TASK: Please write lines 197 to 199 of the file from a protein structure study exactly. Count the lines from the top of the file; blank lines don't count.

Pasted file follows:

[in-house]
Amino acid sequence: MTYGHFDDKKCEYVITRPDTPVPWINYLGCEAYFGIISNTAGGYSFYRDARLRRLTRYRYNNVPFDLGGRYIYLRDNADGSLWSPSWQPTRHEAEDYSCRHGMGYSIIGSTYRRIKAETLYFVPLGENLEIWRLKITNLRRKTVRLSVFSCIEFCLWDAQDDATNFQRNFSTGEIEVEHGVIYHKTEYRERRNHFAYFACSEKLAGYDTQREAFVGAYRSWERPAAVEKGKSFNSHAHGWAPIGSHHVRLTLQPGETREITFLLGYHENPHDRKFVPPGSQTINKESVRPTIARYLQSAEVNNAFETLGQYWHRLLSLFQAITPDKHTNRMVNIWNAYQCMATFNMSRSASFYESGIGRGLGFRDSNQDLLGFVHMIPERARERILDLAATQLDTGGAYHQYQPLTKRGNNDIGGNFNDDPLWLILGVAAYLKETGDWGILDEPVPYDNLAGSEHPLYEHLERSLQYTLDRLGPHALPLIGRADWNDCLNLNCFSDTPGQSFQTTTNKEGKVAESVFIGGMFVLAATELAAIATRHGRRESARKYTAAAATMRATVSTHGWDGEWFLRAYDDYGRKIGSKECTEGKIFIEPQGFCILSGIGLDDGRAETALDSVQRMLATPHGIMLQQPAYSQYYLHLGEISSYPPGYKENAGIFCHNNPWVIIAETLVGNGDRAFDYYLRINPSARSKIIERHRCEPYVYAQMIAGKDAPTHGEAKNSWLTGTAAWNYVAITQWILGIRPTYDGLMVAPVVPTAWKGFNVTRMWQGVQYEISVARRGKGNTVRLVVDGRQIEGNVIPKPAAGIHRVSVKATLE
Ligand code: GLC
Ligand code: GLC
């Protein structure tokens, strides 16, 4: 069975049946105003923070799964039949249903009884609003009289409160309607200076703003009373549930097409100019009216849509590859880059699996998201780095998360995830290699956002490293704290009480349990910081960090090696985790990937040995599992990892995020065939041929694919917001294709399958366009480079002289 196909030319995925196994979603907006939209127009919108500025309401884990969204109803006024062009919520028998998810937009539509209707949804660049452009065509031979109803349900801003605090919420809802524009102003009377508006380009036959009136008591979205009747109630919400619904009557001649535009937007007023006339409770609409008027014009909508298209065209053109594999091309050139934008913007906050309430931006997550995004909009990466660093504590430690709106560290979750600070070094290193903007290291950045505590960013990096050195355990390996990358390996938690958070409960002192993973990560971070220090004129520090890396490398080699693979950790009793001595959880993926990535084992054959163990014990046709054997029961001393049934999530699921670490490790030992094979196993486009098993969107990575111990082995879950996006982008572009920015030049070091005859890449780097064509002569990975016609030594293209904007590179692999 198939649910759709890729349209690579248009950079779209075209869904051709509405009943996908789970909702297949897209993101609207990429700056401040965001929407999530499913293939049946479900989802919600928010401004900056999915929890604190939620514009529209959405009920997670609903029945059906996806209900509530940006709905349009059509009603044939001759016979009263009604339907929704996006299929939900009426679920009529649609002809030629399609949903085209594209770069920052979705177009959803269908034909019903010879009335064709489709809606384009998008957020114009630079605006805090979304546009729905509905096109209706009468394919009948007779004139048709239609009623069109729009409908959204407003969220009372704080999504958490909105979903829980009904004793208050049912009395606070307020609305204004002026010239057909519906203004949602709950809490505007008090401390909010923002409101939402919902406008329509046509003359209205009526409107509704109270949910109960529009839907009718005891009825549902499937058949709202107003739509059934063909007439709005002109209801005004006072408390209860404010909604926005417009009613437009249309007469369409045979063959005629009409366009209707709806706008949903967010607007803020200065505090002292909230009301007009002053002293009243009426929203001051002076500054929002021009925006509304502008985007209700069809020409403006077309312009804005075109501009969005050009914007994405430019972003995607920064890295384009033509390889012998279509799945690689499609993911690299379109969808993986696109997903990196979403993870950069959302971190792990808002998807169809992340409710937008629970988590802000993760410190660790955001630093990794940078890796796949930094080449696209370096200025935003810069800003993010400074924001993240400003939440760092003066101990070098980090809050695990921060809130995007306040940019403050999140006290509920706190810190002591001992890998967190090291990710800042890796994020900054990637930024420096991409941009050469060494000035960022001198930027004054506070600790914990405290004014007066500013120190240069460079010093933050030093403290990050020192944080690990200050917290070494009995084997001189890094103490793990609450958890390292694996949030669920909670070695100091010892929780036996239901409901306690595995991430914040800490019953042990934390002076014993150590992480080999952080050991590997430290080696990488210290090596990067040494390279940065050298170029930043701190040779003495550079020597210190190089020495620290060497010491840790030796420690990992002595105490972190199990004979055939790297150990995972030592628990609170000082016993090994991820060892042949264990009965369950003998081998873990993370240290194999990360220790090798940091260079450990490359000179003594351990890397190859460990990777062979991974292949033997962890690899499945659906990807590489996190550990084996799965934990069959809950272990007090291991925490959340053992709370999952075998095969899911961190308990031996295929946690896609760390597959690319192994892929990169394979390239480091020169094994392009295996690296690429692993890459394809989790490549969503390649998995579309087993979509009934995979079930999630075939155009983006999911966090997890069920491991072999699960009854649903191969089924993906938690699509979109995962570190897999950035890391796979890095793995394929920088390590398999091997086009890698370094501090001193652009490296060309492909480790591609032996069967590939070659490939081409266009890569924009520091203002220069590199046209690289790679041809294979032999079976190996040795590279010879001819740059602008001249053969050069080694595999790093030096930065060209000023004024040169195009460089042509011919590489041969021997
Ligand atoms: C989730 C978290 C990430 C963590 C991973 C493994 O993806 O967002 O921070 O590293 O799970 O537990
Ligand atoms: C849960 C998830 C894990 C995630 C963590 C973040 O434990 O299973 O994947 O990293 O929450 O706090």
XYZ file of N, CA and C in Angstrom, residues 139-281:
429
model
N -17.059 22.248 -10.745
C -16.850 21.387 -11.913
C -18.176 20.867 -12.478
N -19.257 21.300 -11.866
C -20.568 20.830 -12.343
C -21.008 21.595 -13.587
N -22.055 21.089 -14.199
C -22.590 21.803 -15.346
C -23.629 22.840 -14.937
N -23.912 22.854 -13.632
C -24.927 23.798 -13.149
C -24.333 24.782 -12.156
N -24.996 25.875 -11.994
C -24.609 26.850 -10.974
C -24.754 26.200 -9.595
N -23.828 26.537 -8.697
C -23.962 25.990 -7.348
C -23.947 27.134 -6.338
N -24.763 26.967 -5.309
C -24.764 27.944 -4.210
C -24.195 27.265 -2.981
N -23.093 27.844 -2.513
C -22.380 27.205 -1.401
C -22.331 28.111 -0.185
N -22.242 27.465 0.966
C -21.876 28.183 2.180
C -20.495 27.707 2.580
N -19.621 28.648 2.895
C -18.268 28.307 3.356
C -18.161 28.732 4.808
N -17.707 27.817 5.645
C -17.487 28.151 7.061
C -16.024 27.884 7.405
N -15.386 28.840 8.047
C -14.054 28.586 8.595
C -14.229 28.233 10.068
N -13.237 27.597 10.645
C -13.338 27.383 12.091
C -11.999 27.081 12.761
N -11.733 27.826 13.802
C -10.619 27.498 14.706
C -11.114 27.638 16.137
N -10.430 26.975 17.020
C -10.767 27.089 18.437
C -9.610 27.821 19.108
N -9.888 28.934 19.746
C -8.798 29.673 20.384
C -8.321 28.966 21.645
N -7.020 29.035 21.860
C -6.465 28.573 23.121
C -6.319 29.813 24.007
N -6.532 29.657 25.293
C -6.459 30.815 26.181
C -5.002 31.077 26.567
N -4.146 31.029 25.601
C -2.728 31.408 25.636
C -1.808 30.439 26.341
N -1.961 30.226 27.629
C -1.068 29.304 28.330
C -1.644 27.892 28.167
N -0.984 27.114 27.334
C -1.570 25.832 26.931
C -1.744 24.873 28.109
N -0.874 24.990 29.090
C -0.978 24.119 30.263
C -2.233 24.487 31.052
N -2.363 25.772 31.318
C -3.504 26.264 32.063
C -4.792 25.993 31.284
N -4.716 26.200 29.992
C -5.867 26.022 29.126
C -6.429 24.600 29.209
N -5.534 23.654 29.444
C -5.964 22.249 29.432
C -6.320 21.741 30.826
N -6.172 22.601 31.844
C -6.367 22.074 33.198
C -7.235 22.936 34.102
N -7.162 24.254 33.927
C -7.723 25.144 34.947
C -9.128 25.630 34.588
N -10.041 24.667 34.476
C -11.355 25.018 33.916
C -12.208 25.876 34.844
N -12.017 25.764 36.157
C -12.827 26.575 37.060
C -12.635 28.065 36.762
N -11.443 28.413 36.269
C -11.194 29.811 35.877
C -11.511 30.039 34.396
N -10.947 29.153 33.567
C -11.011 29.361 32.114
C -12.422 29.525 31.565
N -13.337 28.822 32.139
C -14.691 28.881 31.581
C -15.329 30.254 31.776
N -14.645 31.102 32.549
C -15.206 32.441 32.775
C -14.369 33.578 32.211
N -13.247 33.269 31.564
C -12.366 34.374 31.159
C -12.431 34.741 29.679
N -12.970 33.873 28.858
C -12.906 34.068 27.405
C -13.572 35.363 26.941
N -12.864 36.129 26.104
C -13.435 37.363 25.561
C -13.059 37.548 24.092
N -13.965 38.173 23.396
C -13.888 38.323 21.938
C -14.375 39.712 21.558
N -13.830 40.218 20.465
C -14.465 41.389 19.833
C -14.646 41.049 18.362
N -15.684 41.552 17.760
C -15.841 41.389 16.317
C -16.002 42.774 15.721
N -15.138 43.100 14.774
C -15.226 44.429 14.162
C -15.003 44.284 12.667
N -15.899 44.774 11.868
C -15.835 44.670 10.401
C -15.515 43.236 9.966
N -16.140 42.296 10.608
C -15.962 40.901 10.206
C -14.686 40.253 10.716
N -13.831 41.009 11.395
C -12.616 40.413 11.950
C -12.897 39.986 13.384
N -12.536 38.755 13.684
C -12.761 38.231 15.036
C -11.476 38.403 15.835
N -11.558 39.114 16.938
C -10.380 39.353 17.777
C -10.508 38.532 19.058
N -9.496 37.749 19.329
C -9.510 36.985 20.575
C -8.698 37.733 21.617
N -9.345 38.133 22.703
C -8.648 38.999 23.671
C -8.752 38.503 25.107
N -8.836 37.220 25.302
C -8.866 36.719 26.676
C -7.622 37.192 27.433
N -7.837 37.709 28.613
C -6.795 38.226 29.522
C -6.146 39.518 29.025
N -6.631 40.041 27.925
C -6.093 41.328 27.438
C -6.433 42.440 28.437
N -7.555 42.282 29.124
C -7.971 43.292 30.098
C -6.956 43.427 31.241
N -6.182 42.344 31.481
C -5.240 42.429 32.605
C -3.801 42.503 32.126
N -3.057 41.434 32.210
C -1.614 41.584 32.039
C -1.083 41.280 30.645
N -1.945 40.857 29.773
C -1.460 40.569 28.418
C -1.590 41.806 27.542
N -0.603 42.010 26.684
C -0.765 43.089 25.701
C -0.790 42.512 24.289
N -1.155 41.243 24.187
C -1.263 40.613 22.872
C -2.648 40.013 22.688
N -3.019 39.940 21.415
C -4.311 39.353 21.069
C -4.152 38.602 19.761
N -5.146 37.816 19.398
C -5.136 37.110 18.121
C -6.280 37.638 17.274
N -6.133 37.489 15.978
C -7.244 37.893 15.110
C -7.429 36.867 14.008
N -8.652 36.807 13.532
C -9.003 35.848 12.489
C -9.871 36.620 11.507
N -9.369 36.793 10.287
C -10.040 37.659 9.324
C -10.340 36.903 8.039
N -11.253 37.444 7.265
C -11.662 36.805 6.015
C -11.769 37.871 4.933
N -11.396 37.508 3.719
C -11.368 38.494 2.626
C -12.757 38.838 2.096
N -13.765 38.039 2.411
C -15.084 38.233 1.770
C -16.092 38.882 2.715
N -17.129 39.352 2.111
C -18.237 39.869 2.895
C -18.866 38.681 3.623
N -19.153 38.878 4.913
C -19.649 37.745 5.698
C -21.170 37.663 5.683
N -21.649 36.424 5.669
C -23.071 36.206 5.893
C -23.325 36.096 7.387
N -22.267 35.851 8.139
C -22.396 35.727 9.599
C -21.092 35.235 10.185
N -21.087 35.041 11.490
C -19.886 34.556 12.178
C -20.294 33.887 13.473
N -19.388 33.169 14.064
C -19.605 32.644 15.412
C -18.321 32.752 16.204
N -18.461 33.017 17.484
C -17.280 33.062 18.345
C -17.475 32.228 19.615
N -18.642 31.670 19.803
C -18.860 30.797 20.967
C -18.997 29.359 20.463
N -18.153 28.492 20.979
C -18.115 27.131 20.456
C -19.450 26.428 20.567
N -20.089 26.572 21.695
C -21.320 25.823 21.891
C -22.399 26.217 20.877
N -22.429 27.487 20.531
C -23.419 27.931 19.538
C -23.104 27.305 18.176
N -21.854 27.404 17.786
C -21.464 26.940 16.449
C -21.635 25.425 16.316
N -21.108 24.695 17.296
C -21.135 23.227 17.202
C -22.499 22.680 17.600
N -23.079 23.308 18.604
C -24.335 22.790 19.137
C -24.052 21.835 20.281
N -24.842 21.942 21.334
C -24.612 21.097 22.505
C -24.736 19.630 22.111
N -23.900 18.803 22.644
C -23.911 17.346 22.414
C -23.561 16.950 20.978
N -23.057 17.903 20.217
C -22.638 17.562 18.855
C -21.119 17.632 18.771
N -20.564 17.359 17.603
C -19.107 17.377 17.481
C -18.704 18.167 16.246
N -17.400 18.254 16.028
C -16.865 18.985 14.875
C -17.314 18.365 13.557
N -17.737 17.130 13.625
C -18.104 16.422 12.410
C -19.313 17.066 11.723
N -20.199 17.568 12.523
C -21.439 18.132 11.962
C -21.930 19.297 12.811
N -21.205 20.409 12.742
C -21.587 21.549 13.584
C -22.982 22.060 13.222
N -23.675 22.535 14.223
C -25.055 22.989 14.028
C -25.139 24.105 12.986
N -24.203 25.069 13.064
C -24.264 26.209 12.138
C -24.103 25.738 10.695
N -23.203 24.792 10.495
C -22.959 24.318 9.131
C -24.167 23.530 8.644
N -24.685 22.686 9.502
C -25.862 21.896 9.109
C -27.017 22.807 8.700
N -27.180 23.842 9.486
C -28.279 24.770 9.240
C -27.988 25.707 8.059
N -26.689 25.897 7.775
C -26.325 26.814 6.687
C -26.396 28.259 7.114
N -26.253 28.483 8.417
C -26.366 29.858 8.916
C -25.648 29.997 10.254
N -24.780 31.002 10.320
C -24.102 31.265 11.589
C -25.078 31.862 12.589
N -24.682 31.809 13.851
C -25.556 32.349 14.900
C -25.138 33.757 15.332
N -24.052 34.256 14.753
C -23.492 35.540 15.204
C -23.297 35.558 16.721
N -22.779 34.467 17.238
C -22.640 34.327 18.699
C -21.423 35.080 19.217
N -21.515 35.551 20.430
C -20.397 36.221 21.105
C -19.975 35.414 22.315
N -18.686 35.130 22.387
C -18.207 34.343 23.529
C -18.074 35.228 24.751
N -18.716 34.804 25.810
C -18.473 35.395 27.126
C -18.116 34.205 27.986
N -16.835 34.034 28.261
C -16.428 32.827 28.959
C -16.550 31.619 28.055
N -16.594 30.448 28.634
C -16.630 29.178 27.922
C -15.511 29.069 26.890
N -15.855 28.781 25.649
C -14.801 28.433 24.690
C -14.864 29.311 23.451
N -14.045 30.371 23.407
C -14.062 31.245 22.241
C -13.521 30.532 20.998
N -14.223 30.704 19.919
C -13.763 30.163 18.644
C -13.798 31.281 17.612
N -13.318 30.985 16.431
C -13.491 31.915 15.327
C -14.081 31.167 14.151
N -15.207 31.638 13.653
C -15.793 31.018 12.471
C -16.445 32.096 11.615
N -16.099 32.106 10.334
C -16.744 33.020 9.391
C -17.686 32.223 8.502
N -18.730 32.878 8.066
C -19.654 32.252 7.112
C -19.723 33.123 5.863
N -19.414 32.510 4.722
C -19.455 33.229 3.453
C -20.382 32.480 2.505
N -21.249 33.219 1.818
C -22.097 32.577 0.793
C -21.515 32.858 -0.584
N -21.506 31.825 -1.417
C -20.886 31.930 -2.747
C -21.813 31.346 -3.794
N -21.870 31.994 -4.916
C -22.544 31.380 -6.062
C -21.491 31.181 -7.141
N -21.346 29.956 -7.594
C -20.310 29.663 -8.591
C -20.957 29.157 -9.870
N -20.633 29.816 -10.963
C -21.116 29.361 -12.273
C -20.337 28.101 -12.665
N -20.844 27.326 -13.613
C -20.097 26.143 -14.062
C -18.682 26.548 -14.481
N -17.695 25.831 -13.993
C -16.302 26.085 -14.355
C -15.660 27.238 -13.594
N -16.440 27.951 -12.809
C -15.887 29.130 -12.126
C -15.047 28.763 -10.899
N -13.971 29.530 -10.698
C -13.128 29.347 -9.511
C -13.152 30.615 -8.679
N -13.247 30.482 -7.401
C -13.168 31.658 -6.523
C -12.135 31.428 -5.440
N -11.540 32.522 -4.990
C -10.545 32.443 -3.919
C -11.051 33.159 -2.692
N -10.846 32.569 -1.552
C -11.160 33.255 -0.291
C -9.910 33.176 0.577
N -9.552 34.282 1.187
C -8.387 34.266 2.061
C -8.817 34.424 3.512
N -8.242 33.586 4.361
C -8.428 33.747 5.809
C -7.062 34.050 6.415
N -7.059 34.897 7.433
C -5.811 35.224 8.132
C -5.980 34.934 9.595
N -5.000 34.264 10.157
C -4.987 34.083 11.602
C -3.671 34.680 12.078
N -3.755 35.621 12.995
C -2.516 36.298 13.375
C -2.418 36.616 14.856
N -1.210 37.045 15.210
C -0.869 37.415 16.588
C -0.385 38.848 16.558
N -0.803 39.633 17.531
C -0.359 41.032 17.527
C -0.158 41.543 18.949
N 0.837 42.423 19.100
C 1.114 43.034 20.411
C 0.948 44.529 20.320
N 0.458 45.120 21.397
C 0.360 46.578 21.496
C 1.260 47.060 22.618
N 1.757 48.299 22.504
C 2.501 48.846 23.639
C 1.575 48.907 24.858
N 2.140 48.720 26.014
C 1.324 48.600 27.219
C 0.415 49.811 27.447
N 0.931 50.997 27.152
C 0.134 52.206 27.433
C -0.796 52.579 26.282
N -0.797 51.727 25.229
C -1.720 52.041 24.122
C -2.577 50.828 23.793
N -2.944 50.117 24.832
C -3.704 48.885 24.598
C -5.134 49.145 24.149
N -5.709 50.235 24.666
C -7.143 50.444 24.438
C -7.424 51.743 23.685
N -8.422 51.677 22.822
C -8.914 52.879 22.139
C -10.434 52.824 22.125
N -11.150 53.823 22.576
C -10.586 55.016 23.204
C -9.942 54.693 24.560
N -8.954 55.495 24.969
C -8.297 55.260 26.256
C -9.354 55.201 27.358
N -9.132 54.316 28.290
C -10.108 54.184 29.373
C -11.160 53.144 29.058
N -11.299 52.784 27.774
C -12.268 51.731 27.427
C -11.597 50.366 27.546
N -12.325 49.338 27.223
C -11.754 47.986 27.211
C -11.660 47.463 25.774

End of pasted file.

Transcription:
N -11.396 37.508 3.719
C -11.368 38.494 2.626
C -12.757 38.838 2.096